"Increased customer loyalty is the single most important driver of long-term profitability," say Scott Robinette, Claire Brand, and Vicki Lenz, authors of Emotion Marketing: The Hallmark Way of Winning Customers for Life (McGraw-Hill, 2000).
"Increased customer loyalty is the single most important driver of long-term profitability," say Scott Robinette, Claire Brand, and Vicki Lenz, authors of Emotion Marketing: The Hallmark Way of Winning Customers for Life (McGraw-Hill, 2000). With that in mind, here's a quick test of your loyalty IQ:
1. Client retention is the same thing as client loyalty.
2. The outcome of a visit determines a client's evaluation of the experience.
3. The goal of most transactions is to meet client expectations 100 percent.
1. False. Client retention is not the same as client loyalty. If you own the only practice in town, you'll retain clients. But suppose other practices, perhaps lower-cost ones, open in your area? Will your clients remain loyal? Loyalty implies a choice—an important distinction.
2. False. Clients use two criteria to evaluate their experience: process and outcome. Both must match the client's expectations for the visit to be seen as positive. If your treatment resolves a pet's problem but the receptionist is rude, the client's overall evaluation will be negative. If you provide five-star service but fall short in the client's mind on the quality of care, it'll be seen as a bad experience. The caring is as important as the care itself.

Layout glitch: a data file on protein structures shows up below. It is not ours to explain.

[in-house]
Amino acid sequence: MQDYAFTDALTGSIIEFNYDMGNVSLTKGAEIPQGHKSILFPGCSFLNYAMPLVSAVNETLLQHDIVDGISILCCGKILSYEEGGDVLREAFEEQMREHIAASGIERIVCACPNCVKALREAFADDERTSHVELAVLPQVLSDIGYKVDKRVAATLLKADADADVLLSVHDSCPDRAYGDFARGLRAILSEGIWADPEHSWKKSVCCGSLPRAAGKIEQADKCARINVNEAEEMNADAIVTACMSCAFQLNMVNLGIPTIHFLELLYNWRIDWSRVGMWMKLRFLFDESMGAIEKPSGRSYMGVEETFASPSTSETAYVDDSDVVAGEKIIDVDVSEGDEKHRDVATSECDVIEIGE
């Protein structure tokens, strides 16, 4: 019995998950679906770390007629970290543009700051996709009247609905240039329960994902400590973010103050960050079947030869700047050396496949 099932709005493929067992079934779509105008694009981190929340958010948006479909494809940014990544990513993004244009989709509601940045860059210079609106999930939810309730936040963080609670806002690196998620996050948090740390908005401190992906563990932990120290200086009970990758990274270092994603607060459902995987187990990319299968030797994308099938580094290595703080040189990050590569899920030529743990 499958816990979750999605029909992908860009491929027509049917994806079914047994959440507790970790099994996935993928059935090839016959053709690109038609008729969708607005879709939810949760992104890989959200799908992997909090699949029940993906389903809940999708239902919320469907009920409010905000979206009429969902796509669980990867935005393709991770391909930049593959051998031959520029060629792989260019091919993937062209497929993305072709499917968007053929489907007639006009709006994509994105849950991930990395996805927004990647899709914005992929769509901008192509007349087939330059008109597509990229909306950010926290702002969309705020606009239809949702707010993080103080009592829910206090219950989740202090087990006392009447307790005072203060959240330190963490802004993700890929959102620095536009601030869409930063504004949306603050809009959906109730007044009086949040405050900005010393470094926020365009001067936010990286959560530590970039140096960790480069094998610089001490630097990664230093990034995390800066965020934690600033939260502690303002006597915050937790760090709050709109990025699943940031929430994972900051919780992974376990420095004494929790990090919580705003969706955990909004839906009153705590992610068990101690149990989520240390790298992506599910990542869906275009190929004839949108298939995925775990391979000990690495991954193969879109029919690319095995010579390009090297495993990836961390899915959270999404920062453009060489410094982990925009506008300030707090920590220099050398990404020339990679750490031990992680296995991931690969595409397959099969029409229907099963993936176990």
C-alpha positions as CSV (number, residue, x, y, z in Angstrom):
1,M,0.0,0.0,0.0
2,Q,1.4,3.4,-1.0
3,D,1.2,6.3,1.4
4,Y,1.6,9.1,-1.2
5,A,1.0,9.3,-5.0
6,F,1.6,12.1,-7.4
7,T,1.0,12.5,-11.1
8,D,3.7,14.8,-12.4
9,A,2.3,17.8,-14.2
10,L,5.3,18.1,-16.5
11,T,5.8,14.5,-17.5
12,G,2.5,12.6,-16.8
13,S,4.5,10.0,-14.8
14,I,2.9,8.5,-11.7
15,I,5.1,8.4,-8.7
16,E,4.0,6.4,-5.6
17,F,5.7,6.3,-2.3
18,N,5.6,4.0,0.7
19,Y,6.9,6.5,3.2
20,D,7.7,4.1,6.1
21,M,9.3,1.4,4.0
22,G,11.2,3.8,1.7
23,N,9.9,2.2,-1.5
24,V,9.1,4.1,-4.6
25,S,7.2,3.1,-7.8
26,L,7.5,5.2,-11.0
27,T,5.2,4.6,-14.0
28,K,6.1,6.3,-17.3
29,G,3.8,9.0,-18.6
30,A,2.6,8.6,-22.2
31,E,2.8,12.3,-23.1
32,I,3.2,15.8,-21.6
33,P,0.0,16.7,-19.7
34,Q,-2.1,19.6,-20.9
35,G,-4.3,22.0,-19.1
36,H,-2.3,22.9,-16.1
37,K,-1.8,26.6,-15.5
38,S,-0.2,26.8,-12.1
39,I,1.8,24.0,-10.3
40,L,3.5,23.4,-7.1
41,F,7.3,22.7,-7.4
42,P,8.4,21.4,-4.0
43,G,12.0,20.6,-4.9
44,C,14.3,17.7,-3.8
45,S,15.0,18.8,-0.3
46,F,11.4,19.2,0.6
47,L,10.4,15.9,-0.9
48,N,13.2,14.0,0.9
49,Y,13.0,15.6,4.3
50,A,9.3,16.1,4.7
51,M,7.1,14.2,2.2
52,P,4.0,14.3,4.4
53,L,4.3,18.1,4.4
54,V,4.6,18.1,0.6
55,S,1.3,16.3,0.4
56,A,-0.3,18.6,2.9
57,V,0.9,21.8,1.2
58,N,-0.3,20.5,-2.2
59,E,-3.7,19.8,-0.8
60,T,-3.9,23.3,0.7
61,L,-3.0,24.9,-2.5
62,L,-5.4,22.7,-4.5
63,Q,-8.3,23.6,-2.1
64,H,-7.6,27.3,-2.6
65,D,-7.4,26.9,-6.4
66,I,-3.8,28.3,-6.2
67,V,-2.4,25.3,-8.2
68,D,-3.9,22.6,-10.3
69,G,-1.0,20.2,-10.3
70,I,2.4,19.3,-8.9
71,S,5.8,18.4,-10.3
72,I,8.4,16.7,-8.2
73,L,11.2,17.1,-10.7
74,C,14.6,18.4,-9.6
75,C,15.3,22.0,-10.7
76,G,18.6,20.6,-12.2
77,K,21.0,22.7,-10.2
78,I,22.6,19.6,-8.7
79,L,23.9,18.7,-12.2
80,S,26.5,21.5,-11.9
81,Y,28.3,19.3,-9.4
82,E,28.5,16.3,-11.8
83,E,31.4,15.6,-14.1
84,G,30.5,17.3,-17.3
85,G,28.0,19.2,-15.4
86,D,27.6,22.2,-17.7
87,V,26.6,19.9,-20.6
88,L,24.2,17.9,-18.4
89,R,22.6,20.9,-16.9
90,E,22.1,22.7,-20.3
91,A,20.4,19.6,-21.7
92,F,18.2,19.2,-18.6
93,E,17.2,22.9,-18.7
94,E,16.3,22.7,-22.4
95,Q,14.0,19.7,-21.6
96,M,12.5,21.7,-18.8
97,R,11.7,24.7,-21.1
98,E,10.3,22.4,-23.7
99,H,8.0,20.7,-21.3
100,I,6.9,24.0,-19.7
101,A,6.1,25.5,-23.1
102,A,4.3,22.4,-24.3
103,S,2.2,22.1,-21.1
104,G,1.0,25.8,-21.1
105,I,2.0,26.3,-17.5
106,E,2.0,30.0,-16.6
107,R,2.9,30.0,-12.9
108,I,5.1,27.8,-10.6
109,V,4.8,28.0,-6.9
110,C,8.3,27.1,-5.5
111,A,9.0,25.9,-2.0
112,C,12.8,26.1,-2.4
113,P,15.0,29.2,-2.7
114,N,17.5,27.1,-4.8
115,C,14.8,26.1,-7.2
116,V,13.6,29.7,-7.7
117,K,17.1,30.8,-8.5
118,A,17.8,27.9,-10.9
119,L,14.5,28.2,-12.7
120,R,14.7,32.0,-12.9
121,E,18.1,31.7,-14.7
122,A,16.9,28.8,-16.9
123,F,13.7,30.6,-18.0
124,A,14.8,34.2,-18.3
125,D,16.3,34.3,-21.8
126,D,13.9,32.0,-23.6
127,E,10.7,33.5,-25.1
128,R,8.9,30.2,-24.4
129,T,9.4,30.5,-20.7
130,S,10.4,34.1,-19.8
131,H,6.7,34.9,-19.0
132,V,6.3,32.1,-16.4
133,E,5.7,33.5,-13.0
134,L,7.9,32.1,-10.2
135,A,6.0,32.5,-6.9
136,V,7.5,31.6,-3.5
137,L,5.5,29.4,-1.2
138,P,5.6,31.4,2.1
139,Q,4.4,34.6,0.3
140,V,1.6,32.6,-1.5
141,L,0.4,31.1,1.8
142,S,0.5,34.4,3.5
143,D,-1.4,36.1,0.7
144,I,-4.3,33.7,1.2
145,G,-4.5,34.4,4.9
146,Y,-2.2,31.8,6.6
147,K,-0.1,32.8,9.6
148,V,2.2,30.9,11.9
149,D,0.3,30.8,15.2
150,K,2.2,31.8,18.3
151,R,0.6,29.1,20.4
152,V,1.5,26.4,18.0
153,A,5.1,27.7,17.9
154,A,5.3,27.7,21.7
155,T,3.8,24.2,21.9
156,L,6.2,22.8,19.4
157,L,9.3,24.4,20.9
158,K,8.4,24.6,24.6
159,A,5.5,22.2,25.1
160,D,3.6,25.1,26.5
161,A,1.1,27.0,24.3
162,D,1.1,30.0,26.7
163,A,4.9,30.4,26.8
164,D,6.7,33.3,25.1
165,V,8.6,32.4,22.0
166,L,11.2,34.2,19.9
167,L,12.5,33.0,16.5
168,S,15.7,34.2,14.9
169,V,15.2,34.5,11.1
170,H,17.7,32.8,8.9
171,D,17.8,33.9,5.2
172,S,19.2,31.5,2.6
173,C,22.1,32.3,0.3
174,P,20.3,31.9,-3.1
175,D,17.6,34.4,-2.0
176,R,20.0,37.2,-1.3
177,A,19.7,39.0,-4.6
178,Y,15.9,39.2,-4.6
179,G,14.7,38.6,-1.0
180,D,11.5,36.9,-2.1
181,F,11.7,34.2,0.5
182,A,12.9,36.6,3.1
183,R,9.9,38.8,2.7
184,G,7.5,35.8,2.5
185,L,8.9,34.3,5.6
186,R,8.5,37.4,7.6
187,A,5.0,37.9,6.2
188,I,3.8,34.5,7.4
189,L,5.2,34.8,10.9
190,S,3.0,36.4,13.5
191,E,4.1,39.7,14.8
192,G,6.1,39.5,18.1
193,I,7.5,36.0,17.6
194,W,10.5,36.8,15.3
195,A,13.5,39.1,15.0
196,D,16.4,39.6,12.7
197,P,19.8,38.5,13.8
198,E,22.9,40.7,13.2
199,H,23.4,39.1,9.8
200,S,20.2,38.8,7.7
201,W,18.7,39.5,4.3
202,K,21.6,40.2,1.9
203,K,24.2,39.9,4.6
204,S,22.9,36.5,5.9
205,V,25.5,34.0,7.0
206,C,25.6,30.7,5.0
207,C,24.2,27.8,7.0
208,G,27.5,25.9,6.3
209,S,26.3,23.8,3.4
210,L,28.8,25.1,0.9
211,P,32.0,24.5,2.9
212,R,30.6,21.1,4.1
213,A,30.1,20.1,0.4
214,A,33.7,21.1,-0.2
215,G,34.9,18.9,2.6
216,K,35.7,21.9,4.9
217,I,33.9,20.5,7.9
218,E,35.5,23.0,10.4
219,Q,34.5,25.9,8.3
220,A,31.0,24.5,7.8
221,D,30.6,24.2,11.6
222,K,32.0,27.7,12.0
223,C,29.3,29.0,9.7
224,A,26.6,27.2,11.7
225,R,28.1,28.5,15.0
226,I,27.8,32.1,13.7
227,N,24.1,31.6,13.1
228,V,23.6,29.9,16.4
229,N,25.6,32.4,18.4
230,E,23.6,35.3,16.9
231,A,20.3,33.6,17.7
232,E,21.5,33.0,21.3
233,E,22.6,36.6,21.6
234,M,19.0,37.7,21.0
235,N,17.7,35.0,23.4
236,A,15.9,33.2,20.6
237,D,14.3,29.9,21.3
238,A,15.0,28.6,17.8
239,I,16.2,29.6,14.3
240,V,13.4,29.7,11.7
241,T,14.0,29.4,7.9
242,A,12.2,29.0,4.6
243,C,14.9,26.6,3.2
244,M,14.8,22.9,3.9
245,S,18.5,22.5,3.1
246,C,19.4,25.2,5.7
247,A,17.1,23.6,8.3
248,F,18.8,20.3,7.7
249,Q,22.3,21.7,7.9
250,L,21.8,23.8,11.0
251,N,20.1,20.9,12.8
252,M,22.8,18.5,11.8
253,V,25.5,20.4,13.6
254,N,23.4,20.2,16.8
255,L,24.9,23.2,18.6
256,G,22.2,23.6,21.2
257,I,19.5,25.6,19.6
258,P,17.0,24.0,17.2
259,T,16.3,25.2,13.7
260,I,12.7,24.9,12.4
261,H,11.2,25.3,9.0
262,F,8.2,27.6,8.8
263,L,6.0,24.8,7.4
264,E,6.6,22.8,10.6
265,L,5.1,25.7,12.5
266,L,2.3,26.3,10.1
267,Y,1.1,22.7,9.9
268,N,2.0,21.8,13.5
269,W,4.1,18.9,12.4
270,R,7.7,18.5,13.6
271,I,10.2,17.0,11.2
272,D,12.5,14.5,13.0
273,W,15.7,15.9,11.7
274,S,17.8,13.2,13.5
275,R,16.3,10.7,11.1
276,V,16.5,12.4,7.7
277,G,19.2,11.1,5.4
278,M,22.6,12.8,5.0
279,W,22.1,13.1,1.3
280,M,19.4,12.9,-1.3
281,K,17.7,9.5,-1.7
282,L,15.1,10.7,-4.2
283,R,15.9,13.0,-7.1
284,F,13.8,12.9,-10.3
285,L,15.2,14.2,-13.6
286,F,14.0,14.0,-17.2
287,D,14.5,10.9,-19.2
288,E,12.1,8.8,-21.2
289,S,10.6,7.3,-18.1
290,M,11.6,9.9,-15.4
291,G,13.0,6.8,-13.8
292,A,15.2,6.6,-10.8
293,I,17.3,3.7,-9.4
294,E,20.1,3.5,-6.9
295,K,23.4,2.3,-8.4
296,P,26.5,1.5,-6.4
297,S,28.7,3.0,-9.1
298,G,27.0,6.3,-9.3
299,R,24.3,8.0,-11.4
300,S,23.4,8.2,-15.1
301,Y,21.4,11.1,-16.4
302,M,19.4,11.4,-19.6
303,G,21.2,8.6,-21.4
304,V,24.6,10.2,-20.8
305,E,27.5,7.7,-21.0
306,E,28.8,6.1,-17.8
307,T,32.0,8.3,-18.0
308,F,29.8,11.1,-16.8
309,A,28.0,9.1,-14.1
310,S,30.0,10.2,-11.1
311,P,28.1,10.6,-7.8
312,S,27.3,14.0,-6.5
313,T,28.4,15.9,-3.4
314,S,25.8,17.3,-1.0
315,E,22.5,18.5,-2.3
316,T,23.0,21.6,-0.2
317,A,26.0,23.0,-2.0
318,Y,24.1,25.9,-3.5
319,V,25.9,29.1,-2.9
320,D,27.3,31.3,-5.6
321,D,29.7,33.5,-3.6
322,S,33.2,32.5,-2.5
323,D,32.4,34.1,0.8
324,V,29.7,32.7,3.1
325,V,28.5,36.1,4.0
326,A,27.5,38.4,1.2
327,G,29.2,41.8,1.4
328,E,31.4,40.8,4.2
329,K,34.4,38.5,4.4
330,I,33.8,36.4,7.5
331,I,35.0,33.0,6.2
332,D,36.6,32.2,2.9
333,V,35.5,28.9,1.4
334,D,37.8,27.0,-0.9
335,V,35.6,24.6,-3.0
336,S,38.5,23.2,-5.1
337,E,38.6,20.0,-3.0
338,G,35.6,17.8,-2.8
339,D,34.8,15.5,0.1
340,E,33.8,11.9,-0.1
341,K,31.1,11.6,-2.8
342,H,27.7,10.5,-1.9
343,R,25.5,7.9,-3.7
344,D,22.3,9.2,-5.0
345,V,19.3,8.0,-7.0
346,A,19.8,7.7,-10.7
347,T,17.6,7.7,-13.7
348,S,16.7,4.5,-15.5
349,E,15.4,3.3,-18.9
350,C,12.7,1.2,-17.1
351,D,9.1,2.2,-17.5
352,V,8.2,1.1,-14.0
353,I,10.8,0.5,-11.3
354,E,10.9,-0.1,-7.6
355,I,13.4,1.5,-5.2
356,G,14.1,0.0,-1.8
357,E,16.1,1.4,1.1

3. True. But if you aim only to meet clients' expectations, you may be setting the bar too low. "Core service doesn't generate loyalty," says Stephanie Busty, a training specialist at New York City's Beth Israel Hospital. "We want to exceed clients' expectations. We want to knock their socks off." ("To Compete, Hospitals Get Hoteliers' Service Lessons," The New York Times, July 24, 1995.)
Veterinary Economics Editorial Advisory Board member Bob Levoy is a speaker based in Roslyn, N.Y.